Did you know Wednesday, Aug. 17 is National Thrift Shop Day?
I didn’t until I saw it on a list of national days taking place in August, and while I might question whether thrift shopping needs its own day (especially so soon after National Garage Sale Day—Aug. 13), I’m ready to celebrate.
I love shopping for good deals, and it’s satisfying to find a useful product at a bargain price.
Thrift shopping, or shopping for used items in general, can take on many forms. Maybe you’re shopping at a physical thrift shop, or maybe you’re shopping for used items online, either through an online store or through a social media page for sellers in your area.
Wherever you choose to shop, you can find just about anything you might need if you look long enough.
Thrift shopping can be a great way for hobby farmers to acquire tools, machines and more at discounted prices, expanding their farm’s capabilities without breaking the bank. But to avoid buyer’s remorse, it’s important for farmers to keep these three questions in mind when shopping:
Is the item in good condition?
A thrift store sells used items, and the condition will naturally vary from item to item. Ascertaining whether the condition is suitable for your needs is the first step in finding a good buy.
How much wear and tear you’re willing to accept may depend on the type of item. I frequently buy used books because I don’t mind if the pages are creased or the cover worn. But I’m more skeptical when it comes to bigger purchases like a lawn tractor or string trimmer mower, because you can’t always know how well it’s been maintained. A machine that looks fine on the outside might have an engine that’s close to worn out.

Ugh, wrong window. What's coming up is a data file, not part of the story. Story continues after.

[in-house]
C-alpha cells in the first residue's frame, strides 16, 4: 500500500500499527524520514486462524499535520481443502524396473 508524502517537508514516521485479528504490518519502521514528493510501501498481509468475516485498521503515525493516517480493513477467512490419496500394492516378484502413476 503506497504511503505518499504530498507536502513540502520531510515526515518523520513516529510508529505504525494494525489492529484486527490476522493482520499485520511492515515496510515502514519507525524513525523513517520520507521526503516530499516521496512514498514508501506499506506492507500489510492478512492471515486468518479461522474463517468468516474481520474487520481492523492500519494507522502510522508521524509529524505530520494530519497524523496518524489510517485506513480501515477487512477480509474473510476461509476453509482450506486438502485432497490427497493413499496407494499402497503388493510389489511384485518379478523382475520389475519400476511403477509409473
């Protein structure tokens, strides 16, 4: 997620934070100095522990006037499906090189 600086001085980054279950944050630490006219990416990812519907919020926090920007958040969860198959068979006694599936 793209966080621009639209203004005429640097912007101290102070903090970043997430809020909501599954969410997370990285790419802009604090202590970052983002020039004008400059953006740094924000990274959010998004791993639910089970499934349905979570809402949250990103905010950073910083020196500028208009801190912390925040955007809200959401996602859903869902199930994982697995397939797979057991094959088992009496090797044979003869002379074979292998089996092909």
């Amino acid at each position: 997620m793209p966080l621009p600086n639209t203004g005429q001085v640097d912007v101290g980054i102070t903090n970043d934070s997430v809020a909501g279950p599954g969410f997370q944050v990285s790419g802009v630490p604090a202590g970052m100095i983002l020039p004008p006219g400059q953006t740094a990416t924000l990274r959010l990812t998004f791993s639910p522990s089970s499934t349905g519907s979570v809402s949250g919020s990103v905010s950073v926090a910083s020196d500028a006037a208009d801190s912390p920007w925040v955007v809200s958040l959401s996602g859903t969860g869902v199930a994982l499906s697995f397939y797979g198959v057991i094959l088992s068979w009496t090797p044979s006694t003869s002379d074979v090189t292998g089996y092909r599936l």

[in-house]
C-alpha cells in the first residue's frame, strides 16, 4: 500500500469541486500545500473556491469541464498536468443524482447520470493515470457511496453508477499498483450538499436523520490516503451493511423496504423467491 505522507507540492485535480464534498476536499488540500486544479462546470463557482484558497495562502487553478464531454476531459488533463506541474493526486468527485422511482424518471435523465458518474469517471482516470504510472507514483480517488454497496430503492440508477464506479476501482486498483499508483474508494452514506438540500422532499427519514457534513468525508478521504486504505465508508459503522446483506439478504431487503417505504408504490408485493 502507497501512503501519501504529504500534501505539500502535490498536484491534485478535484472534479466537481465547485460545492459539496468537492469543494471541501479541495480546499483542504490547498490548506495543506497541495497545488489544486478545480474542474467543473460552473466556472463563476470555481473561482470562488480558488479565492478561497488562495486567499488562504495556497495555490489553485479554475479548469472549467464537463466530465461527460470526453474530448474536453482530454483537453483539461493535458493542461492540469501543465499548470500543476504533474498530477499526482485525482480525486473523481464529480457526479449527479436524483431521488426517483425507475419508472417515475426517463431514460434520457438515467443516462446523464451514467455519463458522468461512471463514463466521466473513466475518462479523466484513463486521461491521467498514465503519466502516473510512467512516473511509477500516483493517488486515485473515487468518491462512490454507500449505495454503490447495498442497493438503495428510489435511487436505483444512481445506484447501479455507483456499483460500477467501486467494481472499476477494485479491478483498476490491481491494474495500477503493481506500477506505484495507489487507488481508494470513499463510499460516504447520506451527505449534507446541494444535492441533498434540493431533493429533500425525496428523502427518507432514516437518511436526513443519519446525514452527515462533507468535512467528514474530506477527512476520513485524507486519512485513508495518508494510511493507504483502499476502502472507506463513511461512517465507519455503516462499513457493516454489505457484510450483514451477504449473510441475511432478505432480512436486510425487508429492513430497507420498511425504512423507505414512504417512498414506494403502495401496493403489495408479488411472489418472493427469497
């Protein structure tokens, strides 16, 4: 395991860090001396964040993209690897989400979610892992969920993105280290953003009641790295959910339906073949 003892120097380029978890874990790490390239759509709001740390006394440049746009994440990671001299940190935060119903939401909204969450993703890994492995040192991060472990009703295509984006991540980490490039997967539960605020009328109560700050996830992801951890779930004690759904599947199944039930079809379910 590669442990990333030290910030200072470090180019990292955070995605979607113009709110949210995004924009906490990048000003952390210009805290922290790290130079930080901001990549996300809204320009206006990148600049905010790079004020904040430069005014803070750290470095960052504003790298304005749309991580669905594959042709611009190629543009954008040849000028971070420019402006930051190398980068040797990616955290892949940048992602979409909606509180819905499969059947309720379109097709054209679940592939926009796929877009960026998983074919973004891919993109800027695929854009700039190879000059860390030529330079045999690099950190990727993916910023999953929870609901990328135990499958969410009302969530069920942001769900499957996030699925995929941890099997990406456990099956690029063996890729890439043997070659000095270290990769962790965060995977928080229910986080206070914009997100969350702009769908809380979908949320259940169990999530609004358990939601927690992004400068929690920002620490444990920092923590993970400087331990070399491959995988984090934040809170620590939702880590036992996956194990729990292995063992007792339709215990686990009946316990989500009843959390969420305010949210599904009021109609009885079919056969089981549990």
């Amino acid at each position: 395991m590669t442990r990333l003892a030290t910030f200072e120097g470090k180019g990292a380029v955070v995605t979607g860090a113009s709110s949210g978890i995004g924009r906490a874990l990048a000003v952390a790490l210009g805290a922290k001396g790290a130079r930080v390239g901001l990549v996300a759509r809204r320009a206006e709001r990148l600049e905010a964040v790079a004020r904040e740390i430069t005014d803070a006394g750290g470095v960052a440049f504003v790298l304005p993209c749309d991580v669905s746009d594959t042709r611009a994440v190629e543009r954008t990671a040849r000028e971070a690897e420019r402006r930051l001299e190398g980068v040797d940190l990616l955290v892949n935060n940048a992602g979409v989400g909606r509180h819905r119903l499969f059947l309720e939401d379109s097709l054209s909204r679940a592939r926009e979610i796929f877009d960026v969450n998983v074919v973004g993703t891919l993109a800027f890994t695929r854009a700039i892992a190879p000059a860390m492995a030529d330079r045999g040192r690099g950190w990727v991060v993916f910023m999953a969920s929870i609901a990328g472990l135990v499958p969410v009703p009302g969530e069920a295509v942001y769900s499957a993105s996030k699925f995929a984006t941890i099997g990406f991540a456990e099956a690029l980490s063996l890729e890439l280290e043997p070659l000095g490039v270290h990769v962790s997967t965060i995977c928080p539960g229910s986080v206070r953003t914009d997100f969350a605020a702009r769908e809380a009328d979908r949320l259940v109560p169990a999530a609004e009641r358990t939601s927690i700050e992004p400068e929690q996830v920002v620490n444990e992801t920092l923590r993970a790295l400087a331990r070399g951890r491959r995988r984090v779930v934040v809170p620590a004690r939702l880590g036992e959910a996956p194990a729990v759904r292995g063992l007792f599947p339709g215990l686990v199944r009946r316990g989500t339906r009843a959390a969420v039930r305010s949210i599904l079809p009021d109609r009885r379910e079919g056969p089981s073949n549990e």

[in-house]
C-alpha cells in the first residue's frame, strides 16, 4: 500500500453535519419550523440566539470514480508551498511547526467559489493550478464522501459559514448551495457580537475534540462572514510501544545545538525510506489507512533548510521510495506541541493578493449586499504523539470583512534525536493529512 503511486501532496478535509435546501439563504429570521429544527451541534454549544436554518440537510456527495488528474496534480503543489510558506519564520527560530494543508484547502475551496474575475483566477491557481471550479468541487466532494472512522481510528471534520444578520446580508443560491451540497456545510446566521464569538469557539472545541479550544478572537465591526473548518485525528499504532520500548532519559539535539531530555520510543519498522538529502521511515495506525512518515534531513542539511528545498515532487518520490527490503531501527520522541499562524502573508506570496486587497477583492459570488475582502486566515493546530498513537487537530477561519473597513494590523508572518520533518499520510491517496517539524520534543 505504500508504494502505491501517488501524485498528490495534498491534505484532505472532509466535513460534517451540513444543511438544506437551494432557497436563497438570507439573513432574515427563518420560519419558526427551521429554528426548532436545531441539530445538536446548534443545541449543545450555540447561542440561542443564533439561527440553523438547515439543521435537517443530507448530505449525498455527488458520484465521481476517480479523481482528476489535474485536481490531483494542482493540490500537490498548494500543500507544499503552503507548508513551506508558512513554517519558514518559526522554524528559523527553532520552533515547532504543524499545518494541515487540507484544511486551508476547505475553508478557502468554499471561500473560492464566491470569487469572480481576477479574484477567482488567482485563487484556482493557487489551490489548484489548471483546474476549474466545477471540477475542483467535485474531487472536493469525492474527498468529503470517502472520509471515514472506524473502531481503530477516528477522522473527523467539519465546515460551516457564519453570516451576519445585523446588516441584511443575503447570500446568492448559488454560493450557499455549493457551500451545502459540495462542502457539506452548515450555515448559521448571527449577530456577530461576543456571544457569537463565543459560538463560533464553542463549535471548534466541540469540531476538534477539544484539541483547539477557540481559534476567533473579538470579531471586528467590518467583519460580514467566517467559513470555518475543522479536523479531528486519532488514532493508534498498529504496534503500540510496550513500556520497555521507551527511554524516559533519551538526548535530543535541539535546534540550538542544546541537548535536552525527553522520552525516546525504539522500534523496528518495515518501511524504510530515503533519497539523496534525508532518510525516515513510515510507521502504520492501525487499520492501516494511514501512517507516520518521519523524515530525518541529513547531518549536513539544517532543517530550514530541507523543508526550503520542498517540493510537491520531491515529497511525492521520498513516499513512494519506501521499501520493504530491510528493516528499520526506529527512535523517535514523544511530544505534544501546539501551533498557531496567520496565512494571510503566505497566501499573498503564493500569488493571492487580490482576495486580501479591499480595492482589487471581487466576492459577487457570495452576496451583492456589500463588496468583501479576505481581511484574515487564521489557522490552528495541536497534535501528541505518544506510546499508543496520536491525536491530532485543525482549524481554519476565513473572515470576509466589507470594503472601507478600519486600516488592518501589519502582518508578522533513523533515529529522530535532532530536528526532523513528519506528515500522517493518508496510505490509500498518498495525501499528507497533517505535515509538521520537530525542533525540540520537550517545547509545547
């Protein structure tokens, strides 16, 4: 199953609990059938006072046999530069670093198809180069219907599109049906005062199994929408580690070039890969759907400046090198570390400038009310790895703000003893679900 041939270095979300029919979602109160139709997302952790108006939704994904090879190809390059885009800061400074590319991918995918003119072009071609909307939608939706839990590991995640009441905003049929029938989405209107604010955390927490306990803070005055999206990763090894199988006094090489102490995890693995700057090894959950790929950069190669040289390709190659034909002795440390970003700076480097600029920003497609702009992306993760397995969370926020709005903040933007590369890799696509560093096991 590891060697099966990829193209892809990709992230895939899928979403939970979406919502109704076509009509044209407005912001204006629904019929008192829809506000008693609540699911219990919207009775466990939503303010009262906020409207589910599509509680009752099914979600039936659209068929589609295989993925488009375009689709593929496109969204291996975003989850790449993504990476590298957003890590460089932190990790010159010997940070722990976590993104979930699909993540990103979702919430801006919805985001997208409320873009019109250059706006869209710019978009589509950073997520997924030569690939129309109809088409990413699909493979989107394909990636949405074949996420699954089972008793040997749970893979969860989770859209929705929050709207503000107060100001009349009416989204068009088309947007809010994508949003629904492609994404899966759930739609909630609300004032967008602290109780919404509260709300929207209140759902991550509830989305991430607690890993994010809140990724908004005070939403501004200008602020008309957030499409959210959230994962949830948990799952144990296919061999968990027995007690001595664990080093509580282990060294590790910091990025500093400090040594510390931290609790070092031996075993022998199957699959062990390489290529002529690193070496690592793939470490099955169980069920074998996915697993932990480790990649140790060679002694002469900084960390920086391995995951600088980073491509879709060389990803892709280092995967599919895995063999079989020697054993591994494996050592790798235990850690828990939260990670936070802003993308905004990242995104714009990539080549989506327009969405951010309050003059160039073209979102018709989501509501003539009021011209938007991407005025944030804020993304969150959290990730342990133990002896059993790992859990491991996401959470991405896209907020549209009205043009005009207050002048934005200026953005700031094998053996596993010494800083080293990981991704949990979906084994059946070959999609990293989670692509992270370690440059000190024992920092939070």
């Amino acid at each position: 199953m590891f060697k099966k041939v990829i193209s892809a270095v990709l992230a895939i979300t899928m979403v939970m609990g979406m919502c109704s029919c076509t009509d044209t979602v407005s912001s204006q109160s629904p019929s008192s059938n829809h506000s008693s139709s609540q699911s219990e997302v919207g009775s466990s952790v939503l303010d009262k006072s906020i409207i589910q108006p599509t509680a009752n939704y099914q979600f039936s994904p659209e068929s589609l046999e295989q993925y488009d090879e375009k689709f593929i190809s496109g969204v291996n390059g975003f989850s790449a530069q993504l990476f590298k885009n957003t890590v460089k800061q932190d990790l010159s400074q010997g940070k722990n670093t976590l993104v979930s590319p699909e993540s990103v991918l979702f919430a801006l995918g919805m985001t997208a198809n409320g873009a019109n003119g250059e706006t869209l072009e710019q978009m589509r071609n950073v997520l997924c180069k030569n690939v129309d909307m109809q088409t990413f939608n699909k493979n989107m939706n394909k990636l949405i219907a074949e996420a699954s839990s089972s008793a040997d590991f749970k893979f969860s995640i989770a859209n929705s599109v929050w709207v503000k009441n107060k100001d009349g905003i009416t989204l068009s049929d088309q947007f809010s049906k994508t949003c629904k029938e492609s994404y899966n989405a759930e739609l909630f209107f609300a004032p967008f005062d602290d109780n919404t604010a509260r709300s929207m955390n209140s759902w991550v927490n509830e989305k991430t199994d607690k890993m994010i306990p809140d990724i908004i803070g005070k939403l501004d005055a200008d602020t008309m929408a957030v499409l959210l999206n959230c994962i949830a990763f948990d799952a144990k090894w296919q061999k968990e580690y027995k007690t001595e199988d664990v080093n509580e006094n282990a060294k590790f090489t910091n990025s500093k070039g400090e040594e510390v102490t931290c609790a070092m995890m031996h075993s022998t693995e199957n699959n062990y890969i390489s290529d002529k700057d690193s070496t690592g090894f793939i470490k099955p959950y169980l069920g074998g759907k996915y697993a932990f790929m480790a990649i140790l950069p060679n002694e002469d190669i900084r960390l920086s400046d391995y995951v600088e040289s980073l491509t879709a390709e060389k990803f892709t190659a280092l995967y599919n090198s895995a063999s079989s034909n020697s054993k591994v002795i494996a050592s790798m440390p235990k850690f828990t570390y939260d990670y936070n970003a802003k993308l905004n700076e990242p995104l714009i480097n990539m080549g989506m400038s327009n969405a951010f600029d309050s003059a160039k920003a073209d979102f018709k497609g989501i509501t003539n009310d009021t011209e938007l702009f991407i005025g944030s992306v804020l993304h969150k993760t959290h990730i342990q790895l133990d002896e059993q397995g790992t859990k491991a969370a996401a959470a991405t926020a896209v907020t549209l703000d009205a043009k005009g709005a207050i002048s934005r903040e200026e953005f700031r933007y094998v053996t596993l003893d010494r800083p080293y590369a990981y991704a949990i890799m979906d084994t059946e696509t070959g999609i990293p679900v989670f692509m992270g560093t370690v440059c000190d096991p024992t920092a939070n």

Depending on the seller, some used items might come with a limited-time guarantee or return policy, which can alleviate concerns on higher-priced purchases.
Is the price reasonable?
Just because a used item is in suitably good condition doesn’t make it a bargain buy. That’s determined by the price. Are you getting an appropriate discount by thrift shopping, farmers, or is the price still steep?
Think about it—an attractive old hand saw with a wooden handle might seem like a bargain at a price of $6. But if the blade is rusty and the teeth well worn, wouldn’t you rather buy a brand-new saw for $12?
It might be twice the price, and you might have to accept a plastic handle. But the time of a busy hobby farmer is valuable. A new saw with sharp teeth will save you time and effort compared to using (or stopping to sharpen) a dull saw.
And the time you save can offset the difference in price.
Exactly what constitutes a reasonable price will vary from product to product. Conducting a little online research can give you a ballpark price range for an item (both used and new). So you can gauge for yourself whether the item you’re viewing is reasonably priced for its condition.
Do you actually need the item?
This is perhaps the most important question to ask yourself. Particularly when you’re visiting physical stores, it’s tempting to come home with something—anything!—to make the trip worthwhile. But if you can’t find anything you want (or more importantly, need), why let thrift shopping turn into an exercise in unnecessary monetary expenditure?
Several years back, I visited a large emporium in a nearby town. One room was dedicated to old tools, and I thoroughly enjoyed perusing the seemingly infinite collections of wrenches, hand saws, screwdrivers and more. I wanted to pick something out, but what was the point?
They were well-used tools, and I already owned nice ones, so I reluctantly passed. No need to spend money on backup tools for my backup tools.
Keep these three questions in mind, farmers, and you’re more likely to find a solid thrift shopping bargain. Happy National Thrift Shop Day!